SoftBank founder Masayoshi Son has pledged as much as ¥1tn ($8.8bn) through a new share buyback programme over the next 12 months, in a bid to get investors back on side after the group’s Vision Fund unit plummeted to a record quarterly loss.
Pressure had been mounting among SoftBank’s largest shareholders – including activist hedge fund Elliot Management – who had grown increasingly convinced that the only short-term solution to its lacklustre share price was a new round of repurchases.
SoftBank’s original $100bn Suadi-backed Vision Fund reported a record loss in the second quarter, after the value of its publicly listed portfolio companies plummeted – including Didi, as a Chinese government crackdown weighed on tech companies in the region, and Korean e-commerce giant Coupang Inc.
The fund’s investment arm lost 825.1bn yen in the second quarter, (£53.7bn), while the overall technology conglomerate reported a second quarter net loss of 397.9bn yen (£26bn).
“What happened to us? We are in the middle of a blizzard,” Son said at an investor presentation following the company’s results.
“The SoftBank Vision Fund performance is not something I’m proud of.”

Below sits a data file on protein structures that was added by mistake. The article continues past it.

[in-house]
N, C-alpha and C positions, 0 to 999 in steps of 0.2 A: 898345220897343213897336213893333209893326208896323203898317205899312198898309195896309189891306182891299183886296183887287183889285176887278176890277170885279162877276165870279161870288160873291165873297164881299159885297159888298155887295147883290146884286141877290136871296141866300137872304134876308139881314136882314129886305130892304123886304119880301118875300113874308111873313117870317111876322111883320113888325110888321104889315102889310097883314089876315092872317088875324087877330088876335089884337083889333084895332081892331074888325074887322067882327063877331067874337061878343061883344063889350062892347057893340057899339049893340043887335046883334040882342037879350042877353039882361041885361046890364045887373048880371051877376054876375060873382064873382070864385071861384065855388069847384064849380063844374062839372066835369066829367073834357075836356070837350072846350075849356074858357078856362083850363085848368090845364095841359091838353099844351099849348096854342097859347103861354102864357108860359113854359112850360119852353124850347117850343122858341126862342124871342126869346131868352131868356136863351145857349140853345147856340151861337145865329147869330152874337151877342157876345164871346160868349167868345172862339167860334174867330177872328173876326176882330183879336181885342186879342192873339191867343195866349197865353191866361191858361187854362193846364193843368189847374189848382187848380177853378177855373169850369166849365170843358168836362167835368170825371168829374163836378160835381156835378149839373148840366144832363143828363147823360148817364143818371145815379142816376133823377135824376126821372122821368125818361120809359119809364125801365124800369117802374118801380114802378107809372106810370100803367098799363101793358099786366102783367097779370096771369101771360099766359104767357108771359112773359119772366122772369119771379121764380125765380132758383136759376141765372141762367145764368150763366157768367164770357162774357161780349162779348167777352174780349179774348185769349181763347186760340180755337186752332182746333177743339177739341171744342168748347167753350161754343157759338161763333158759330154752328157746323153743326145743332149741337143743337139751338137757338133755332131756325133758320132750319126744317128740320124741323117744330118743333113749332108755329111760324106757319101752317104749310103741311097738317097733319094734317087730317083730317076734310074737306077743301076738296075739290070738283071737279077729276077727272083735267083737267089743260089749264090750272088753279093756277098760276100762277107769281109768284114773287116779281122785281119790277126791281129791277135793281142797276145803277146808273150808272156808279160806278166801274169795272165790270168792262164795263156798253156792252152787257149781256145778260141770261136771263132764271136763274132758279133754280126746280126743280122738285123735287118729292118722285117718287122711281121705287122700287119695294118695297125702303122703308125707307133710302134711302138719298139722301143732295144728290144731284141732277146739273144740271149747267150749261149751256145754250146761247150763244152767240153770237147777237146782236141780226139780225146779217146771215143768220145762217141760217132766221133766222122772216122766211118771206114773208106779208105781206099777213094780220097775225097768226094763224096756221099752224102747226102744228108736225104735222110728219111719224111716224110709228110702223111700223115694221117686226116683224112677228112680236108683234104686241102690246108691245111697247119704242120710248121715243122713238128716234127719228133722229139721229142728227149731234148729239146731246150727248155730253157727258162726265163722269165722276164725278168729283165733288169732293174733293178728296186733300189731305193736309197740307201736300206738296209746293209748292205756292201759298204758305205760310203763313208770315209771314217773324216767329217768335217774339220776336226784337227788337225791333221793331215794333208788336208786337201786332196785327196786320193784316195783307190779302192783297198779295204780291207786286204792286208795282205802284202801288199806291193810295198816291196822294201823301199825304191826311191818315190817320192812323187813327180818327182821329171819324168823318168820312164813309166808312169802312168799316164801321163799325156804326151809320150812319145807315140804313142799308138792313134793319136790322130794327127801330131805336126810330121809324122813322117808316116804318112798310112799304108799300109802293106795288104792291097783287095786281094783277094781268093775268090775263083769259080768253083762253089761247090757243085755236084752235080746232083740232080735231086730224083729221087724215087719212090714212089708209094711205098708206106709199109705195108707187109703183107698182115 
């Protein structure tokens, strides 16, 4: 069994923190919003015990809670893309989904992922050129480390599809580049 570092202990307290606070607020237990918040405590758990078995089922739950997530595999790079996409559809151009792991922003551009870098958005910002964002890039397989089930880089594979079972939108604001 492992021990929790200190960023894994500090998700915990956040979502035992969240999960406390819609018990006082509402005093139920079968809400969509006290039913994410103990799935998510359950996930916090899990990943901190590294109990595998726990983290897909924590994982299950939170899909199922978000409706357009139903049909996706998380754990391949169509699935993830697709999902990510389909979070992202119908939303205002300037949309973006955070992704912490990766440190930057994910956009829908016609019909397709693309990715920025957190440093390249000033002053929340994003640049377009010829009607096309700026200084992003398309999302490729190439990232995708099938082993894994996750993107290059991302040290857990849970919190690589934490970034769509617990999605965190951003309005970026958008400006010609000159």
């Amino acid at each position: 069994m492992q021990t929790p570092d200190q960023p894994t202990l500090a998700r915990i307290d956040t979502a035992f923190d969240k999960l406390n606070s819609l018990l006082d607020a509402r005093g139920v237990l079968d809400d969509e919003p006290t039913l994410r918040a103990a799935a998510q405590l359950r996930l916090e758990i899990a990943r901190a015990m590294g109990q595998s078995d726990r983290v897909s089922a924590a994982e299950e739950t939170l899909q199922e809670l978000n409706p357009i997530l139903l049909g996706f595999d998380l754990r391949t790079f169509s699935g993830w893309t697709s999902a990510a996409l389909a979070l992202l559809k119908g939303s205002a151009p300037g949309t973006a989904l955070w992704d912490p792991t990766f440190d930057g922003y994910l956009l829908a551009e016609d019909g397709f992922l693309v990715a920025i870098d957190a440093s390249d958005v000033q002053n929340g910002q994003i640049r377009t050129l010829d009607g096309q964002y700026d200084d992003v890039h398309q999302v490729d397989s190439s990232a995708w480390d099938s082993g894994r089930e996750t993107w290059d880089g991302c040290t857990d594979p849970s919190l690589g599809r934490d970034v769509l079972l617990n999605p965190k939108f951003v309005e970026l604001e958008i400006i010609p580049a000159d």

Under the new share buyback programme, the Tokyo-based company said it would repurchase up to 14.6 per cent of its stock over the next 12 months. Son warned that the repurchasing programme might not be completed in the next year – in which case, he said it could be extended.
“We had a heated discussion at the board meeting. We decided now is the time to buy back shares,” said the multibillionaire founder, who owns more than a third of the company.
“I am so excited, because I am a shareholder.”
It comes hot on the heels of the company’s last buyback programme – an unprecedented 2.5tn yen share repurchasing scheme last year – that helped the SoftBank rebound from a pandemic dip and tripled its valuation.
Son also said the company would diversify the location of its Vision Fund investments, and outlined a 35 per cent allocation to the US and 19 per cent to China.